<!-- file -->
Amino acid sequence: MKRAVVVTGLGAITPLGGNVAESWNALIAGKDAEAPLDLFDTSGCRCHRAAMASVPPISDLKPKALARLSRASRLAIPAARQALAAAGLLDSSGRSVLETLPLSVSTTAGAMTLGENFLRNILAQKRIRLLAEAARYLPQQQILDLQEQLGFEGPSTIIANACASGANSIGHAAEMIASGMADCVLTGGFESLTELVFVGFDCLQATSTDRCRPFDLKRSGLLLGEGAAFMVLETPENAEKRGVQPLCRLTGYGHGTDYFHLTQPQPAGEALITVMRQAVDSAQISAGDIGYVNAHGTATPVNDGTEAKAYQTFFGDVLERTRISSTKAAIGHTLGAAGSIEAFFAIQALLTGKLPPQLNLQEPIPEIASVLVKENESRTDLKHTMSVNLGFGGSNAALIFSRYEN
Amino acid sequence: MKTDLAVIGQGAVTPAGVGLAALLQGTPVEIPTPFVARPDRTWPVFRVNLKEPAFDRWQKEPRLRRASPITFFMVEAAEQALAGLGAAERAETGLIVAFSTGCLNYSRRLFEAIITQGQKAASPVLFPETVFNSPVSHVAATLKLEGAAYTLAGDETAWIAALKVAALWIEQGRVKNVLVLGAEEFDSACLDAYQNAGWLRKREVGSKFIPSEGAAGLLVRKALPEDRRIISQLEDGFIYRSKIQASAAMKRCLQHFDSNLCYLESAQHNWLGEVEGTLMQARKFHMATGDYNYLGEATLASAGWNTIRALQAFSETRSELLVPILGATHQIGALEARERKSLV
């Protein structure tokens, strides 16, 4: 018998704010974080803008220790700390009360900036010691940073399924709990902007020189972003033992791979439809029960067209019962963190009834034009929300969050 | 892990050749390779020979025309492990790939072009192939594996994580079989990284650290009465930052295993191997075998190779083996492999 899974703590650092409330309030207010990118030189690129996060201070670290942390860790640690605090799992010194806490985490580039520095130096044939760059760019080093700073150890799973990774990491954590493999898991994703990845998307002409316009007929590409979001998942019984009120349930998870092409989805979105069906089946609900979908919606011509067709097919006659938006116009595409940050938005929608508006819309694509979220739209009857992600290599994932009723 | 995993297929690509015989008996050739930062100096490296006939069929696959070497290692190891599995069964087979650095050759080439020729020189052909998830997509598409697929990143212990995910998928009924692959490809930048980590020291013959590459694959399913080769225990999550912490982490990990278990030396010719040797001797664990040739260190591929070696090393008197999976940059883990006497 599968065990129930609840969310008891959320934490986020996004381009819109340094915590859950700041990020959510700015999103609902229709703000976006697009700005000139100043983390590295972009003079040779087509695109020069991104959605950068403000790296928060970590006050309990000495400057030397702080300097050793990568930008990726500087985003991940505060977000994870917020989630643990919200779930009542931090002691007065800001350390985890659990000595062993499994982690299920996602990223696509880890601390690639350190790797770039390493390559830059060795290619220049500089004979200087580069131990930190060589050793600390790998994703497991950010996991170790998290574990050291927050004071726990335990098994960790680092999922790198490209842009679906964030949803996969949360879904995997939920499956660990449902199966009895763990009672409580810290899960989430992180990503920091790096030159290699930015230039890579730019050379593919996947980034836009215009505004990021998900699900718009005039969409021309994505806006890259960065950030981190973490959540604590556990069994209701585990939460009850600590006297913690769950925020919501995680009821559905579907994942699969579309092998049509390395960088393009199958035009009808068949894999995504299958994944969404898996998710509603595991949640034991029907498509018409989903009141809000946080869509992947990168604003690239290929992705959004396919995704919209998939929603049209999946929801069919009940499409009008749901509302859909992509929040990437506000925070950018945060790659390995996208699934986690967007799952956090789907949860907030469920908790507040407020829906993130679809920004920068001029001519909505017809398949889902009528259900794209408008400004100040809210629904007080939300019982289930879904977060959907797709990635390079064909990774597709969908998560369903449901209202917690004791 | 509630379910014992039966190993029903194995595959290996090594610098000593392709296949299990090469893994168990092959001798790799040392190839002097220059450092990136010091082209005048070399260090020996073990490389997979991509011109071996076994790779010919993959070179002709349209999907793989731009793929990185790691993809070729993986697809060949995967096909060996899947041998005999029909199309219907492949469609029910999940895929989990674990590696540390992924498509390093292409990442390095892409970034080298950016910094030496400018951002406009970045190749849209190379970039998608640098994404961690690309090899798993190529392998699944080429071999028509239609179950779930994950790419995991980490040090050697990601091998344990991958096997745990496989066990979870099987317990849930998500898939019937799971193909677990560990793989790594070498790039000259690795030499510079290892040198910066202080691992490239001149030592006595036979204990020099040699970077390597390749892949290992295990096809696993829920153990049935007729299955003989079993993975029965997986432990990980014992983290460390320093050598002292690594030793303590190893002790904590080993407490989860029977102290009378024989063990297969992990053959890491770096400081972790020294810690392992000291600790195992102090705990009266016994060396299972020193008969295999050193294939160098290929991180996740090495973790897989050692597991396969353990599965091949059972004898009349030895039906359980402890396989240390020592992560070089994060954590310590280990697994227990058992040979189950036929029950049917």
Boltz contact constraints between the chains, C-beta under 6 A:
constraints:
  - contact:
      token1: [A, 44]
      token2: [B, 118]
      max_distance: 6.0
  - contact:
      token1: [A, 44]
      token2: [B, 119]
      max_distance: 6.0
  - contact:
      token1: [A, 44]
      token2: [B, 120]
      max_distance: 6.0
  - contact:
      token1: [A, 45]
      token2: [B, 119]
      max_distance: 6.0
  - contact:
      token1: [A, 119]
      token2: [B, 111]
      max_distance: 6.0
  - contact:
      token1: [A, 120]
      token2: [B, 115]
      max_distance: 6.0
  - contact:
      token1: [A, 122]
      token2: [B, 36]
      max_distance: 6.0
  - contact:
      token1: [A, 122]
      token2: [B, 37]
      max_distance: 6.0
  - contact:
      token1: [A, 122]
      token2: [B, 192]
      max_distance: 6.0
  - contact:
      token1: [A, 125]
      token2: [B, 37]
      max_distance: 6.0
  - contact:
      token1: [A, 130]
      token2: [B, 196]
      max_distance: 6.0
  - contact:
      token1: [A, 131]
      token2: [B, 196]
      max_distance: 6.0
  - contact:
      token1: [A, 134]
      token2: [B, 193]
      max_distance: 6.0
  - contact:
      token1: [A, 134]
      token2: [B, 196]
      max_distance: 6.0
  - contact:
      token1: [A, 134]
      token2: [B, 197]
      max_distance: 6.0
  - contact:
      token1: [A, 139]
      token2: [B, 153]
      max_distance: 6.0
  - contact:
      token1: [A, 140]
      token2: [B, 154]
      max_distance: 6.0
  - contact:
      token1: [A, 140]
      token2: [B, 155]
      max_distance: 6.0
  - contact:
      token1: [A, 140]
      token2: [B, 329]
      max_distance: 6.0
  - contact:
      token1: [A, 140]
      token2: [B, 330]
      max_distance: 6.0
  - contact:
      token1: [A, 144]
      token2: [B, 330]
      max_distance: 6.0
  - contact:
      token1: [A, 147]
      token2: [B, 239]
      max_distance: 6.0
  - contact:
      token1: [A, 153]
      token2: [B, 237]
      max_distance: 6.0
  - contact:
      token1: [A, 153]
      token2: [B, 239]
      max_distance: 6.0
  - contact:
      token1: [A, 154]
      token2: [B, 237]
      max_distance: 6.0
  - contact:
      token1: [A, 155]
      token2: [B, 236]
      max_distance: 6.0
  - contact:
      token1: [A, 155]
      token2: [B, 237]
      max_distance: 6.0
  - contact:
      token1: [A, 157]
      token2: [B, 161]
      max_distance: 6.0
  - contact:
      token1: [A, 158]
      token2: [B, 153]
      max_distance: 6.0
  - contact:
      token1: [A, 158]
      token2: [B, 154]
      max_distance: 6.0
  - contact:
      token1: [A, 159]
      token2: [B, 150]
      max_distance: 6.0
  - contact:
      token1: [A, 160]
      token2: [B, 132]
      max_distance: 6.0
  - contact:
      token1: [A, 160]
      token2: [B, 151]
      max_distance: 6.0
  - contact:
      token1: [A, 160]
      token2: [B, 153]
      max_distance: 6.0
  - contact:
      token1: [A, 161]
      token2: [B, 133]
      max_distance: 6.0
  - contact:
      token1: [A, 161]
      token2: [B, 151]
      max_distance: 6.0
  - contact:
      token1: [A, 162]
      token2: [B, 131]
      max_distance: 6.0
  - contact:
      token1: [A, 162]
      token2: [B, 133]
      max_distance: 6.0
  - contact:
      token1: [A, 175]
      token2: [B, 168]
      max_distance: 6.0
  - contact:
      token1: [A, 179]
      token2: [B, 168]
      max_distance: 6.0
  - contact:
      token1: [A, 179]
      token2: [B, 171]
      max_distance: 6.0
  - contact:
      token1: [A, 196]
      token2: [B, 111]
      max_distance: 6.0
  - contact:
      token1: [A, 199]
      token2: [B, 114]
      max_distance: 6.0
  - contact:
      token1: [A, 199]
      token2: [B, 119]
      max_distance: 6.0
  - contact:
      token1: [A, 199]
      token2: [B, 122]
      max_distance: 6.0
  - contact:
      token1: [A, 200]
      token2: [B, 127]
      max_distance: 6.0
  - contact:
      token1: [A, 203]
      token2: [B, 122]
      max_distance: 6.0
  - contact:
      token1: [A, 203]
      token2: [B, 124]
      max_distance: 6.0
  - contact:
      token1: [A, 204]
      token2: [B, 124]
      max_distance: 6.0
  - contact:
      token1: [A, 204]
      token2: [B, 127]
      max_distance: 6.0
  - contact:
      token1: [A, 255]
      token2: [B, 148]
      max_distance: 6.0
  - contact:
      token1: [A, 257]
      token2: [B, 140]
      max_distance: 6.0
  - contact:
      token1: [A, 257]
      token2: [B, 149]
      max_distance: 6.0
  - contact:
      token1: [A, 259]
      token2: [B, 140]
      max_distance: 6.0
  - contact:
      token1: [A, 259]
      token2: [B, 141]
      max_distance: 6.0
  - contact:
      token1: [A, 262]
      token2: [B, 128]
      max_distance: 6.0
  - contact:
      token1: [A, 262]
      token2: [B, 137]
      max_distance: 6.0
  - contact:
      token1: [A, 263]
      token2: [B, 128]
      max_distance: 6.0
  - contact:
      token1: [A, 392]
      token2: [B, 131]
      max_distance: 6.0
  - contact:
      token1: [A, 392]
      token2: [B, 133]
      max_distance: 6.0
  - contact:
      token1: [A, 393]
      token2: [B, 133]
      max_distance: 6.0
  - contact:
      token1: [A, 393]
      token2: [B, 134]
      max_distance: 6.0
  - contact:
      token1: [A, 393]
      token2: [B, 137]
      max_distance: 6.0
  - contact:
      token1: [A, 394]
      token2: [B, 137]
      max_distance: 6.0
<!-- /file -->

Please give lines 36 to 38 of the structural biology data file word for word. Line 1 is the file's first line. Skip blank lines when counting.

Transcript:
      token2: [B, 37]
      max_distance: 6.0
  - contact: